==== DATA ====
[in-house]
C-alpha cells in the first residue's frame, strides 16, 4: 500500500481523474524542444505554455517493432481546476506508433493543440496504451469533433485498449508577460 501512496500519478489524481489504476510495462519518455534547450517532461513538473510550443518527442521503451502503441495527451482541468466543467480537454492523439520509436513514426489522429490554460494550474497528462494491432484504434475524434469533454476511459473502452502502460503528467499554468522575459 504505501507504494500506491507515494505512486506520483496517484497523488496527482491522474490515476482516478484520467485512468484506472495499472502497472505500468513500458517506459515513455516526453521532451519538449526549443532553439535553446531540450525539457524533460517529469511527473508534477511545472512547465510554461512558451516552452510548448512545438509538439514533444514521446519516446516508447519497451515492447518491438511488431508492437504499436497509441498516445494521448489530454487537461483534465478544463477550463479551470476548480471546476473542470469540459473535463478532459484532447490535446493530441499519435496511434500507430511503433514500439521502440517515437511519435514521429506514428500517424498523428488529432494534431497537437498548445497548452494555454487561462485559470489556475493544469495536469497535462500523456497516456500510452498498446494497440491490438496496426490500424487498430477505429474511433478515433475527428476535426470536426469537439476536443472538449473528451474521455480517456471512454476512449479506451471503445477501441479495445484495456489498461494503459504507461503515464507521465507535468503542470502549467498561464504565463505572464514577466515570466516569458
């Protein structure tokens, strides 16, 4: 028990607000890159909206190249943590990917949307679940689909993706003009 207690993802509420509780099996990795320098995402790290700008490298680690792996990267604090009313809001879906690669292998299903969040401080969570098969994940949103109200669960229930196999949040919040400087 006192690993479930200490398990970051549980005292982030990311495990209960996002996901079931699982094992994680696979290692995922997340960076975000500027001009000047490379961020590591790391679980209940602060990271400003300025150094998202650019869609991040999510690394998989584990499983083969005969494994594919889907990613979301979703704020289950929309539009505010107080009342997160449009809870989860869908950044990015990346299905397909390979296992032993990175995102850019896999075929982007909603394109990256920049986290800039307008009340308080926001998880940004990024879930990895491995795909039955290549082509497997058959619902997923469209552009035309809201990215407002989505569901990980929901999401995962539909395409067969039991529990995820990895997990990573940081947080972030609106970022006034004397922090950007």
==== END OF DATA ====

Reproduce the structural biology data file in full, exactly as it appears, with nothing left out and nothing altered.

[in-house]
C-alpha cells in the first residue's frame, strides 16, 4: 500500500481523474524542444505554455517493432481546476506508433493543440496504451469533433485498449508577460 501512496500519478489524481489504476510495462519518455534547450517532461513538473510550443518527442521503451502503441495527451482541468466543467480537454492523439520509436513514426489522429490554460494550474497528462494491432484504434475524434469533454476511459473502452502502460503528467499554468522575459 504505501507504494500506491507515494505512486506520483496517484497523488496527482491522474490515476482516478484520467485512468484506472495499472502497472505500468513500458517506459515513455516526453521532451519538449526549443532553439535553446531540450525539457524533460517529469511527473508534477511545472512547465510554461512558451516552452510548448512545438509538439514533444514521446519516446516508447519497451515492447518491438511488431508492437504499436497509441498516445494521448489530454487537461483534465478544463477550463479551470476548480471546476473542470469540459473535463478532459484532447490535446493530441499519435496511434500507430511503433514500439521502440517515437511519435514521429506514428500517424498523428488529432494534431497537437498548445497548452494555454487561462485559470489556475493544469495536469497535462500523456497516456500510452498498446494497440491490438496496426490500424487498430477505429474511433478515433475527428476535426470536426469537439476536443472538449473528451474521455480517456471512454476512449479506451471503445477501441479495445484495456489498461494503459504507461503515464507521465507535468503542470502549467498561464504565463505572464514577466515570466516569458
């Protein structure tokens, strides 16, 4: 028990607000890159909206190249943590990917949307679940689909993706003009 207690993802509420509780099996990795320098995402790290700008490298680690792996990267604090009313809001879906690669292998299903969040401080969570098969994940949103109200669960229930196999949040919040400087 006192690993479930200490398990970051549980005292982030990311495990209960996002996901079931699982094992994680696979290692995922997340960076975000500027001009000047490379961020590591790391679980209940602060990271400003300025150094998202650019869609991040999510690394998989584990499983083969005969494994594919889907990613979301979703704020289950929309539009505010107080009342997160449009809870989860869908950044990015990346299905397909390979296992032993990175995102850019896999075929982007909603394109990256920049986290800039307008009340308080926001998880940004990024879930990895491995795909039955290549082509497997058959619902997923469209552009035309809201990215407002989505569901990980929901999401995962539909395409067969039991529990995820990895997990990573940081947080972030609106970022006034004397922090950007």